Command line

Console aliases in Windows – the better approach

A big advantage of working in console mode is ability to create aliases. First you can easily shorten a command with a lot of switches. You can also automate your job by creating a script file and then set an alias for that script.

The default way of creating aliases in Windows is DOSKEY:

doskey np=notepad++.exe $*

The weak point of it is that you have to reassign them after restarting console window. There are ways for automating that using cmd.exe /k switch or using system
registry (see both article and comments).

There is also a buil-in option for ConEmu:

But all in all this is weak, as always you have to do two things: establish an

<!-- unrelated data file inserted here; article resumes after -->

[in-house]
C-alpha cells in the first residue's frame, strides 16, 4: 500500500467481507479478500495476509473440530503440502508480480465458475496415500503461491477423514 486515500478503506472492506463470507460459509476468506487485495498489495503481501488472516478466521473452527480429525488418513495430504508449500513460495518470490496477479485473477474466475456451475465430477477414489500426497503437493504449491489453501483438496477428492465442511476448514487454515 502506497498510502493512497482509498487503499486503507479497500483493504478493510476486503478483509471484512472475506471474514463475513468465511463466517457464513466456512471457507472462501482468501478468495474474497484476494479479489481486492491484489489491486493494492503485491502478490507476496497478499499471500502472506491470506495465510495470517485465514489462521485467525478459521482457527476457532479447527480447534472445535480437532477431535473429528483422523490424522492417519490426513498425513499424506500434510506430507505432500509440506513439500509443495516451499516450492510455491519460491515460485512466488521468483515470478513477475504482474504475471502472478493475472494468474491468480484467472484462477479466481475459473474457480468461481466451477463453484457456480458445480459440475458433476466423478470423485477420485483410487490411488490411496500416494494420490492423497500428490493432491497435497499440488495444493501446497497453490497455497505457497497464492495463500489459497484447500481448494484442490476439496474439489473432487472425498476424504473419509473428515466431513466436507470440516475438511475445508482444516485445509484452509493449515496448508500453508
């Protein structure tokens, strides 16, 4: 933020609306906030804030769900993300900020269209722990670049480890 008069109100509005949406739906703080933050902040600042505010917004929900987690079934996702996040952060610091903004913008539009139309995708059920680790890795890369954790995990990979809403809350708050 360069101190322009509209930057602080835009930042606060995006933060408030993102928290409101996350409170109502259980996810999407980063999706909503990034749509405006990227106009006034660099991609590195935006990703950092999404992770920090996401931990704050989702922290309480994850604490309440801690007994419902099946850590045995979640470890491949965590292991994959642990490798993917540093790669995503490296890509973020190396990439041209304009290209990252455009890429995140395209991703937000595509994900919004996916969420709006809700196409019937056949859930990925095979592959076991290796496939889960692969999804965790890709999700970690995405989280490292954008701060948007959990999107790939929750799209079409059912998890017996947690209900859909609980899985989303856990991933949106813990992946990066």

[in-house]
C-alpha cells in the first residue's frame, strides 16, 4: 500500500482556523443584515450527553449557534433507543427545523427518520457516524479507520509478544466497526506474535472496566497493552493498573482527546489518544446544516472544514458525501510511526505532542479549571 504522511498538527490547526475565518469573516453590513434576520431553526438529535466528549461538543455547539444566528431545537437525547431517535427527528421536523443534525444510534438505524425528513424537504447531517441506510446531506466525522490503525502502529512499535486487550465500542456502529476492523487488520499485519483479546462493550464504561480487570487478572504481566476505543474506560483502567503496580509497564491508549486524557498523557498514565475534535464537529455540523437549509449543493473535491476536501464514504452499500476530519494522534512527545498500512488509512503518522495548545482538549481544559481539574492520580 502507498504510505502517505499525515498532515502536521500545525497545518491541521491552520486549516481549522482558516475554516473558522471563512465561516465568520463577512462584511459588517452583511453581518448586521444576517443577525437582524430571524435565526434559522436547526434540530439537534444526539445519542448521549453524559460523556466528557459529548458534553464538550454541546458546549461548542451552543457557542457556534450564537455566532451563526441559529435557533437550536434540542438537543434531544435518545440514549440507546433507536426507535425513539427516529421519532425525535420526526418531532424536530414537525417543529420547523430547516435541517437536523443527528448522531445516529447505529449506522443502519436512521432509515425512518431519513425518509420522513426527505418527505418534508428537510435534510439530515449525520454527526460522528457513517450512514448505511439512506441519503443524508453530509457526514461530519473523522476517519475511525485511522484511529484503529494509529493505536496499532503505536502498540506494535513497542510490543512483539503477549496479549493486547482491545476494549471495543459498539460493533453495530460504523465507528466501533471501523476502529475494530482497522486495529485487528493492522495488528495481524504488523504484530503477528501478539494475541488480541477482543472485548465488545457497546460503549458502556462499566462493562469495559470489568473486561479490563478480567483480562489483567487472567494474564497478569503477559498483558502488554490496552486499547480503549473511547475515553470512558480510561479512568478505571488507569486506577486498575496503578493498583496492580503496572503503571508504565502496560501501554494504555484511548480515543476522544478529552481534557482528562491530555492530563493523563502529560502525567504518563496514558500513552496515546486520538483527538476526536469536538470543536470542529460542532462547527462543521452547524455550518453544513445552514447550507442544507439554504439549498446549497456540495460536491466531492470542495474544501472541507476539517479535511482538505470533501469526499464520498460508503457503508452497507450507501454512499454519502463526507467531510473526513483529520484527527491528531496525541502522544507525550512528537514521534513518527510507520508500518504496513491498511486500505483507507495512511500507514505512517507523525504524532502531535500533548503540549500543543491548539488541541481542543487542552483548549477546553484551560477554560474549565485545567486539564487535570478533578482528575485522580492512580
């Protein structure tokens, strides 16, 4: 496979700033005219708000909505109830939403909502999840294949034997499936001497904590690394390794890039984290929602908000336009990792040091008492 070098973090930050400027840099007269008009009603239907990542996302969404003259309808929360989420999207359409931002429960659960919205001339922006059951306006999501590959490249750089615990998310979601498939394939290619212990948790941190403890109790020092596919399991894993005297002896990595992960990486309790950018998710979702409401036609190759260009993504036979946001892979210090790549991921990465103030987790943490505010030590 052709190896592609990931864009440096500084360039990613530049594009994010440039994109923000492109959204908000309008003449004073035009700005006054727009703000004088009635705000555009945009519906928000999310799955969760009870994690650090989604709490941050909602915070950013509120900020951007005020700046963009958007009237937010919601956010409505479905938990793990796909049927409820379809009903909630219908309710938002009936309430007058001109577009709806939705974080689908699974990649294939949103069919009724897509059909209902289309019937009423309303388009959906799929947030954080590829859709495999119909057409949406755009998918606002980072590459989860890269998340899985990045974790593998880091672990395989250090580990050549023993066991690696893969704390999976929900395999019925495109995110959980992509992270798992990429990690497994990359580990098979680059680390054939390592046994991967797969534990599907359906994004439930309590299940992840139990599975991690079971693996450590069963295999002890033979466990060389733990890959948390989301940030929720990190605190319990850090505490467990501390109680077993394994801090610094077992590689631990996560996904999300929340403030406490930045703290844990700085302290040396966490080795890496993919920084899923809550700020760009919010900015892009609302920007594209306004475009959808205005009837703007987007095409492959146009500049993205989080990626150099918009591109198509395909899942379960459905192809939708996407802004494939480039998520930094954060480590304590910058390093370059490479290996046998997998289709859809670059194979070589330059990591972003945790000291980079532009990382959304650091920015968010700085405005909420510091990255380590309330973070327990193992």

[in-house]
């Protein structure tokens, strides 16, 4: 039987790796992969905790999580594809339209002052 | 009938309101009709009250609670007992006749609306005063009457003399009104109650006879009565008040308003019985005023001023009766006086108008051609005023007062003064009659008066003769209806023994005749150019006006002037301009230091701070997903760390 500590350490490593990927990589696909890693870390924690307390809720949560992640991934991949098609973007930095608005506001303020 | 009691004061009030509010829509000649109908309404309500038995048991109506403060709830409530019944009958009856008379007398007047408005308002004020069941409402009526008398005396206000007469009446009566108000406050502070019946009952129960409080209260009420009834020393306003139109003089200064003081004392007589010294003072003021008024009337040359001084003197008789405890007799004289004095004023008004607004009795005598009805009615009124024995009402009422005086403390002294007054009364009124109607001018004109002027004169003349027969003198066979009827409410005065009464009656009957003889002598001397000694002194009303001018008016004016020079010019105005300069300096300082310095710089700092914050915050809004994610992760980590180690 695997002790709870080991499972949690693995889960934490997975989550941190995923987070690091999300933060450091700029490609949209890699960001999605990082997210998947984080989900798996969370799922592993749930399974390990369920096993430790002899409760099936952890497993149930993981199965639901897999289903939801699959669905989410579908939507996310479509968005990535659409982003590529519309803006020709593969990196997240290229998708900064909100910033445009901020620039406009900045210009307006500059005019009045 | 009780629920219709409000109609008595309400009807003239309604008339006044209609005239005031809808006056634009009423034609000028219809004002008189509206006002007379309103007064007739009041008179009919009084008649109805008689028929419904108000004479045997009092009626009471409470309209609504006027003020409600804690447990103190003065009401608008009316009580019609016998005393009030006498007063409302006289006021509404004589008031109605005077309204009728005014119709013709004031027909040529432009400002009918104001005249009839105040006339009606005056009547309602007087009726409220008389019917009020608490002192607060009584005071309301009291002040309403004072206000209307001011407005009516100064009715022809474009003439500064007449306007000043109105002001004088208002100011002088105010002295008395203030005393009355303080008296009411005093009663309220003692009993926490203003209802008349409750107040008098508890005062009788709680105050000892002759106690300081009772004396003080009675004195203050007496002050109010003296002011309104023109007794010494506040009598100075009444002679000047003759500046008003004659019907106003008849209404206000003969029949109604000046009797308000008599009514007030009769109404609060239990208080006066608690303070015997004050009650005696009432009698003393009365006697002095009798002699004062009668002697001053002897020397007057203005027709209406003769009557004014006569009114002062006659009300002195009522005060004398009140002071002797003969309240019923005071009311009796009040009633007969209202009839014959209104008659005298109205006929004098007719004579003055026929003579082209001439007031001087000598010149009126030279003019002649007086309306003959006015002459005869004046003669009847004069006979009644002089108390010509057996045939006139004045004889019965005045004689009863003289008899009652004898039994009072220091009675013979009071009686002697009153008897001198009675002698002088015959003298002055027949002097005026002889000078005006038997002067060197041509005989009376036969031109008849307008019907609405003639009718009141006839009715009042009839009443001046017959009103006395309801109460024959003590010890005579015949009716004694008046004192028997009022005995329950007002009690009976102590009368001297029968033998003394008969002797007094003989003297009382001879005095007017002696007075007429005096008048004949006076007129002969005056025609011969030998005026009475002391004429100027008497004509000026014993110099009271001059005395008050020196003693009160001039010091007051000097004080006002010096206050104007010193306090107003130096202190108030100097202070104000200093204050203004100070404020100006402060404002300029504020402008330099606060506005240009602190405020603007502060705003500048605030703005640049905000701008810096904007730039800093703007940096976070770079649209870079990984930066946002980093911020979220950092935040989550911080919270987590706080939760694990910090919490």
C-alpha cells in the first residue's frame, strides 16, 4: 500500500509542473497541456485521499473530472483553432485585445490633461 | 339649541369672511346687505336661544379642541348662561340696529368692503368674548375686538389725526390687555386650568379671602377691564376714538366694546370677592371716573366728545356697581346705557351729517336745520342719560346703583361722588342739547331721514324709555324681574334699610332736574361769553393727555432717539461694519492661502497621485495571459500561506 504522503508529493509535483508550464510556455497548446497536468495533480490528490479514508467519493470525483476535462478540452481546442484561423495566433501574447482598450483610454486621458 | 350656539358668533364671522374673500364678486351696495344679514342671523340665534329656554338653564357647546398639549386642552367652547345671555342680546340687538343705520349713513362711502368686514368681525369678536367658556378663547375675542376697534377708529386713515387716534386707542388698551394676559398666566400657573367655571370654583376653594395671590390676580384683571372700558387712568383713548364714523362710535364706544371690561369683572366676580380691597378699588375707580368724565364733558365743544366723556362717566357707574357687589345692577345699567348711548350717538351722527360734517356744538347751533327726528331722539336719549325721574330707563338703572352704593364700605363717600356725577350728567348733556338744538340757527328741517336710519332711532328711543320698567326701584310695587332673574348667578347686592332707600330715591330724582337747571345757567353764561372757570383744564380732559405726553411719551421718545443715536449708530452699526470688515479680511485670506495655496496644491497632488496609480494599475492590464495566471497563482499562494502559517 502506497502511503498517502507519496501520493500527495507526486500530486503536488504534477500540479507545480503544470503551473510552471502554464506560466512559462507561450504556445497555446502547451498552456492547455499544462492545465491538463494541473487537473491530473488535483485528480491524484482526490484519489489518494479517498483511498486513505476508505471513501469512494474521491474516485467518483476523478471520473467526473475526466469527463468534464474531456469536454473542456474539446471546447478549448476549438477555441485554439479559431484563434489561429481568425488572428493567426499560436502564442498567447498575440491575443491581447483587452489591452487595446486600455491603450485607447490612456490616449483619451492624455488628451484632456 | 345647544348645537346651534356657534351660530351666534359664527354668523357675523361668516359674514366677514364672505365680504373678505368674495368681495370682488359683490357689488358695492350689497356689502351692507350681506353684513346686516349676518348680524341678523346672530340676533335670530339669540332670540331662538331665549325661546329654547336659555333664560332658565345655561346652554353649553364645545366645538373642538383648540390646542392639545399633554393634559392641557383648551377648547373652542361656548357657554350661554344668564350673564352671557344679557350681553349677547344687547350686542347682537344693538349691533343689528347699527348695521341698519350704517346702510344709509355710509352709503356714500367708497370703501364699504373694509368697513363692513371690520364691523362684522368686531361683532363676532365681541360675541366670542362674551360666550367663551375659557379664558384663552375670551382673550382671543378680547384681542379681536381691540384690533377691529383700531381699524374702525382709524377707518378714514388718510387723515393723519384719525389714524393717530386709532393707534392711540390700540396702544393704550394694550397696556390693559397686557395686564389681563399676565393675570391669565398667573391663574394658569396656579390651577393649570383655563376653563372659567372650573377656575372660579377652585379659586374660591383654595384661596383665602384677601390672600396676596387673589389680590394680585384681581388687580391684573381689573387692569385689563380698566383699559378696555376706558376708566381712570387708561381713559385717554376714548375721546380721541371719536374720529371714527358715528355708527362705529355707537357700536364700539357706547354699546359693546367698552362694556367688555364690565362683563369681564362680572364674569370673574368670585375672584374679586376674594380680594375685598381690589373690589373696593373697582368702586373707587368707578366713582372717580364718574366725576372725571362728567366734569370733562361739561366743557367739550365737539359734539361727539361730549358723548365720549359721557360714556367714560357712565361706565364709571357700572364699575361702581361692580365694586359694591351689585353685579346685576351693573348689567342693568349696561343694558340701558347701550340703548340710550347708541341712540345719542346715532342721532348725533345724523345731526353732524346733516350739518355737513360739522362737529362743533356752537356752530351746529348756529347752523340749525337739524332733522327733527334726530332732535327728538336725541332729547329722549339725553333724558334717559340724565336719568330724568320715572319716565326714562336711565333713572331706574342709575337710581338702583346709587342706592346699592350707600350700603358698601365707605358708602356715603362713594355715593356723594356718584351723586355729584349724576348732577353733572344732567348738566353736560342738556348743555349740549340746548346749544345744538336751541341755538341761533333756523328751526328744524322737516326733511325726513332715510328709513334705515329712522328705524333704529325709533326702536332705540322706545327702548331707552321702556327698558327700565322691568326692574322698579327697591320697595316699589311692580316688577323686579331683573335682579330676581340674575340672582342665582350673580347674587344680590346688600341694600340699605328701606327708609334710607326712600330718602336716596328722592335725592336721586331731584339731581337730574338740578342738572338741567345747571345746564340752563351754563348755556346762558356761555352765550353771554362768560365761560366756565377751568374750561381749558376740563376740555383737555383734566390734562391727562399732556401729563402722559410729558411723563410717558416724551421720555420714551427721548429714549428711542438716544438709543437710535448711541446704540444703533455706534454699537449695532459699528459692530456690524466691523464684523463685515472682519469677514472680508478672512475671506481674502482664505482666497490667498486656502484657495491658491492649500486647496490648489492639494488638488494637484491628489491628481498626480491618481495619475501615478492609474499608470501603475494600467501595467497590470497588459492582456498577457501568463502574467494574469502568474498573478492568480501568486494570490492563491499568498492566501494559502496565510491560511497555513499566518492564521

alias and then save it in some file for future use.

Alternative (better!) solution

I can sell you my way of dealing with aliases. I don’t use DOSKEY. Instead, I have a folder, i.e. C:\Tools\Aliases and there. I have a lot of *.cmd or *.ps1 files. The trick is that the folder is in my PATH variable.
Let’s say I have there a !notes.cmd command that runs:

vim c:\documents\notes01.txt

Then I can type ‘!notes’ and it runs “!notes.cmd” file that results in openning my temporary notes file. Obviously TAB autocompletion works fine. ‘!’ in the beginning lets me filter out my own aliases. I have also “!editaliases.cmd” for editing my aliases:

vim c:\tools\aliases\

Aliases are ready to use just after adding/editing them.
Other advantages:

  • no fancy escape characters (doskey defines its own list)
  • I can assing a whole script to an alias with one file
  • works in every console and emulator

5 thoughts on “Console aliases in Windows – the better approach

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